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Passing of Ezra Vogel a call of renewed US-China scholar exchanges

Global Times 2020-12-21

Ezra Vogel, a professor emeritus at Harvard University and leading US scholar on East Asian affairs, passed away at the age of 90 on Sunday. A growing number of scholars, both Chinese and American, voiced their sadness over the news, as they believe they have lost one major supporter of sanity and balance in US thinking about China.

As an expert on China, Vogel represents those who understand, respect and are willing to communicate with China. He never showed a condescending attitude. Quite the contrary, he kept an open mind toward opinions from Chinese scholars. His research on China was not based on American experience or the American model, but from China's own environment and conditions. He focused on how China designed its own system and development strategies according to its needs.

He proactively advocated the US to interact with China. In the 1990s, there had been a major debate in the US on China's emergence, with the question in dispute being whether to contain China. At that time, Vogel was director of the Fairbank Center for Chinese Studies at Harvard University, a post-graduate research center promoting the study of modern and contemporary China from a social science perspective. He supported engagement policy toward China and came to China in person with his team to exchange views with Chinese academics.

When US President Donald Trump's administration jeopardized people-to-people exchanges with China, he showed strong opposition. That's why he was one of the main drafters of the open letter, "China is not an enemy," written to the US government and Congress in early July.

Young American researchers who now study China have undergone great changes in their mind-sets. Quite a few of them now observe China as a rival, which is very different from Vogel's research. This mirrors a generational change in US' China studies programs. At a time when the US needs objectivity and rationality the most in its China policy, Vogel's passing brings an incredible, irretrievable loss.

During the Xiangshan Forum in Beijing in early December, Vogel suggested that the US admit China's contributions to the world and treat it fairly. It is not known whether the US government will accept his advice. After all, Vogel was a scholar, not a policy advisor like Henry Kissinger. But he was a heavyweight expert, so his voice will at least be taken seriously.

The last time I met Vogel was on a webinar initiated by Harvard University over the US presidential elections and US East Asia ties. I can feel he was delighted about the outcome of the presidential election with Joe Biden's win. He said it was an opportunity to turn the tide from all the damages done to China-US relations brought about by the Trump administration. It will open chances for both sides to take proactive efforts to improve bilateral ties.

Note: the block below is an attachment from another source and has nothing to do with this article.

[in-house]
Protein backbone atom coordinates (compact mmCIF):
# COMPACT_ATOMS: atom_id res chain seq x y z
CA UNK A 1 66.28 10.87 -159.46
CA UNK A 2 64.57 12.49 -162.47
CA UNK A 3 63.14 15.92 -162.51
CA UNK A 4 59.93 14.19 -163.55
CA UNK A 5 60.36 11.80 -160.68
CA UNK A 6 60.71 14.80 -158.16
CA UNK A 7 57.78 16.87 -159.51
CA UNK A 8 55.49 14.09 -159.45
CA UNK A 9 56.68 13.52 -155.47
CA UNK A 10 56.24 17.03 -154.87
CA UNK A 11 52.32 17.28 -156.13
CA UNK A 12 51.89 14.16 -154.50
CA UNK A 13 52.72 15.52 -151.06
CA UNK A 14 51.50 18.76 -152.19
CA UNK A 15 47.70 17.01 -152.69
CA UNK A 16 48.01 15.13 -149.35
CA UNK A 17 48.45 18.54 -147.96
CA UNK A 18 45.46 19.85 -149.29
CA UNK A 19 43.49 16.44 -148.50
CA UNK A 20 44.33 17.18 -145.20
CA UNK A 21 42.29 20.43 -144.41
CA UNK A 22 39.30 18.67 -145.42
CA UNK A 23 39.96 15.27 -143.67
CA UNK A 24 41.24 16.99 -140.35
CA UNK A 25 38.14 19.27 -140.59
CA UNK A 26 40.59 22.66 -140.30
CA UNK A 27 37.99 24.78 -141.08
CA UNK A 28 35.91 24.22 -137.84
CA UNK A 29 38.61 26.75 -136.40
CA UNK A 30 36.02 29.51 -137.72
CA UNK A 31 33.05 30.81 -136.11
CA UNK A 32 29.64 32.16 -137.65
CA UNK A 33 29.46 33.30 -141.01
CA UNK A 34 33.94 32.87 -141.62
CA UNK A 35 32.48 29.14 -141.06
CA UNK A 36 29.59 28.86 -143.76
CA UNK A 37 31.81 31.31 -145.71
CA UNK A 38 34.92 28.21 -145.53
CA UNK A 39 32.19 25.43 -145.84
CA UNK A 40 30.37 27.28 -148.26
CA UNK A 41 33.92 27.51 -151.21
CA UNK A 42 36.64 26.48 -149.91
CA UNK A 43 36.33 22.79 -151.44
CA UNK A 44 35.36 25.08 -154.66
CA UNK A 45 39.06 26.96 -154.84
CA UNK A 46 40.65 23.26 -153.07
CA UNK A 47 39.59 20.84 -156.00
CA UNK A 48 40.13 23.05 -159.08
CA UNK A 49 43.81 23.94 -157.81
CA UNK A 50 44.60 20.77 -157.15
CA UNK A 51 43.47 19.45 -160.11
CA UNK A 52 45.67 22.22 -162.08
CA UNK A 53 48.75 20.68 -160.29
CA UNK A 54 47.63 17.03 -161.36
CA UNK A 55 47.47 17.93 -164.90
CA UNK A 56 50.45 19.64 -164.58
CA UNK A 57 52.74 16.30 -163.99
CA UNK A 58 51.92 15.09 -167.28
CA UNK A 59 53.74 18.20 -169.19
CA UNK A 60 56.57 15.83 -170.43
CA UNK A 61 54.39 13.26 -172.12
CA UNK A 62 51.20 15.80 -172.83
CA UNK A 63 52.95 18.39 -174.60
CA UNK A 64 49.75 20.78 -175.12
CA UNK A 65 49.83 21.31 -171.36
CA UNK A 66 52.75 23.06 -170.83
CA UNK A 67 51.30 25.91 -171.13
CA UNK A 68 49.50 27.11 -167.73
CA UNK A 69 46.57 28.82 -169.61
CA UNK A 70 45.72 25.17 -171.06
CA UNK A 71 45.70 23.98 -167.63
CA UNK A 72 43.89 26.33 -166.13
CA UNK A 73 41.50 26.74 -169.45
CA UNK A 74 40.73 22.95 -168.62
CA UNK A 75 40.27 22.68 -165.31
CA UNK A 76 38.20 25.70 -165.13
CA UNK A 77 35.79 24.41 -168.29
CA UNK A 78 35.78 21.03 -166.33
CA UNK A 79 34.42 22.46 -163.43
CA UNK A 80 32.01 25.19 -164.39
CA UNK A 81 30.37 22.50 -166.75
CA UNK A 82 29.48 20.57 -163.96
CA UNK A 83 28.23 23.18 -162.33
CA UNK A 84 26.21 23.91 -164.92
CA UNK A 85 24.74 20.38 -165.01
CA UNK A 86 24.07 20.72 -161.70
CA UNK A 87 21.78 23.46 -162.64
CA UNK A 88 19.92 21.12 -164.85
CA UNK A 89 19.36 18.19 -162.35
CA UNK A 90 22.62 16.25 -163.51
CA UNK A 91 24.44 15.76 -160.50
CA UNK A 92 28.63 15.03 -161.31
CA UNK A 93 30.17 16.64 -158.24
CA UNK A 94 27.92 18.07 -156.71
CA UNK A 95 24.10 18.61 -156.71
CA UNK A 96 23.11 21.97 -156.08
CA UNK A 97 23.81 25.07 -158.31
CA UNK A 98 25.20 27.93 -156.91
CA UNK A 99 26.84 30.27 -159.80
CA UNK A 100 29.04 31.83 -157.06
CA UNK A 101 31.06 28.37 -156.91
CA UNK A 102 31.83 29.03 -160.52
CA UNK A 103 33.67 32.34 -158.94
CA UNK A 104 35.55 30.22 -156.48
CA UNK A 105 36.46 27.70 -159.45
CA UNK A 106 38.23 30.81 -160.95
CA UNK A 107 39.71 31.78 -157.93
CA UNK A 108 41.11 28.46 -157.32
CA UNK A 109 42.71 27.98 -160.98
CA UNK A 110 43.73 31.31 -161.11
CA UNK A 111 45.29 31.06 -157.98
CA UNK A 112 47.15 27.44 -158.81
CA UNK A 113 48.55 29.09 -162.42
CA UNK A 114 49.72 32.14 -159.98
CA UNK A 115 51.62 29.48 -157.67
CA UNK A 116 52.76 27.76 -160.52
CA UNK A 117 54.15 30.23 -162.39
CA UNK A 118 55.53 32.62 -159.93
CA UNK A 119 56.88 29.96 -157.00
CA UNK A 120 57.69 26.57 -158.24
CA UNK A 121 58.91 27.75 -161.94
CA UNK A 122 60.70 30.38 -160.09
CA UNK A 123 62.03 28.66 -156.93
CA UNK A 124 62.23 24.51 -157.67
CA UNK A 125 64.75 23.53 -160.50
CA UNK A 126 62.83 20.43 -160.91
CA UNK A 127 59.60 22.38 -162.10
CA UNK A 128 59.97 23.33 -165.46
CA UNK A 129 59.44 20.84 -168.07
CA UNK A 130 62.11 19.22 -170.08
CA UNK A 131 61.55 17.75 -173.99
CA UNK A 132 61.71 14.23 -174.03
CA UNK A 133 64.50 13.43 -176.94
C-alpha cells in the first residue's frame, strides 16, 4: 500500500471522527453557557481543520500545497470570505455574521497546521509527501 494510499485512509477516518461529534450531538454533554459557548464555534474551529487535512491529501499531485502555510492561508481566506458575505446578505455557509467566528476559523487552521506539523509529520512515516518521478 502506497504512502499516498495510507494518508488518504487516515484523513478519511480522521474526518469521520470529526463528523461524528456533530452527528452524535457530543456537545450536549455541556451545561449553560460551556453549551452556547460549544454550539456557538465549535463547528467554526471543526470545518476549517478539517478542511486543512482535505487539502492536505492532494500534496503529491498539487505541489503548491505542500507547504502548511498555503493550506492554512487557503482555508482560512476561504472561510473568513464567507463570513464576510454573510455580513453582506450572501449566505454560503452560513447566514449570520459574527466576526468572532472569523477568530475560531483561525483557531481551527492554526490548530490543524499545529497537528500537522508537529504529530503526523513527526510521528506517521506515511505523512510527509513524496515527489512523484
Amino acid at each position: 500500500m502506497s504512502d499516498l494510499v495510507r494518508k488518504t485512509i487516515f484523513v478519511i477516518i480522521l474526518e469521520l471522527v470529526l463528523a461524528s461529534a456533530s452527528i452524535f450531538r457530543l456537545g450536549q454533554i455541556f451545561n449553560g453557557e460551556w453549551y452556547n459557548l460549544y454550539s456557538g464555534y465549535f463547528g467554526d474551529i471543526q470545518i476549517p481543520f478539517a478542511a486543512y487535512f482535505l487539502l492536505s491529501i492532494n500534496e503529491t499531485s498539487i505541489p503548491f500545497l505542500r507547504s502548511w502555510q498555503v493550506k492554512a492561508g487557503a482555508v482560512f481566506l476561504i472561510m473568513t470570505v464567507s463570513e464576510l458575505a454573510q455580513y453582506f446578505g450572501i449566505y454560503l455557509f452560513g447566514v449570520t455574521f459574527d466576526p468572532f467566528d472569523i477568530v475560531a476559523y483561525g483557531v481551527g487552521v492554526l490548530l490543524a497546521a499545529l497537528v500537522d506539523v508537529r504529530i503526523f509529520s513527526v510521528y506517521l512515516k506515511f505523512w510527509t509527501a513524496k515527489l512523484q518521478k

Vogel believed that there was no consensus that US engagement with China had failed. His open letter "China is not an enemy" is a clear proof. Another piece of commentary penned by him entitled, US policies are pushing our friends in China toward anti-American nationalism, also articulated his views. "How would we feel if we were in the position of those tens of thousands of Chinese who had returned home and worked hard to prepare China for better adherence to international rules and who then read that prominent Americans claim that engagement had failed?" he asked. He also wrote that some Americans are ignorant of their sacrifices for international rules and are pushing them toward anti-American nationalism.  

In general, US scholars' attitude toward China will keep turning negative in the future. Yet it does not mean that there where will be no room to make new and improved changes. China should increase its communications with the US to prove itself, and to break Americans' biases through China's development and contributions to the world.

Moreover, there are still rational persons among US China scholars who treat China and China-US ties with positive perspectives. Take, for example, Michael D. Swaine, director of the East Asia Program at Quincy Institute for Responsible Statecraft, and Taylor Fravel, Arthur and Ruth Sloan professor of Political Science and director of the Security Studies Program at the Massachusetts Institute of Technology, who were also co-authors of "China is not an enemy."

Nevertheless, it will be difficult for us to see another rational and heavyweight figure like Vogel in US academic circles in the future.

Professor Wu Xinbo is  Dean of the Institute of International Studies and Director of the Center for American Studies at Fudan University.

Source: Global Times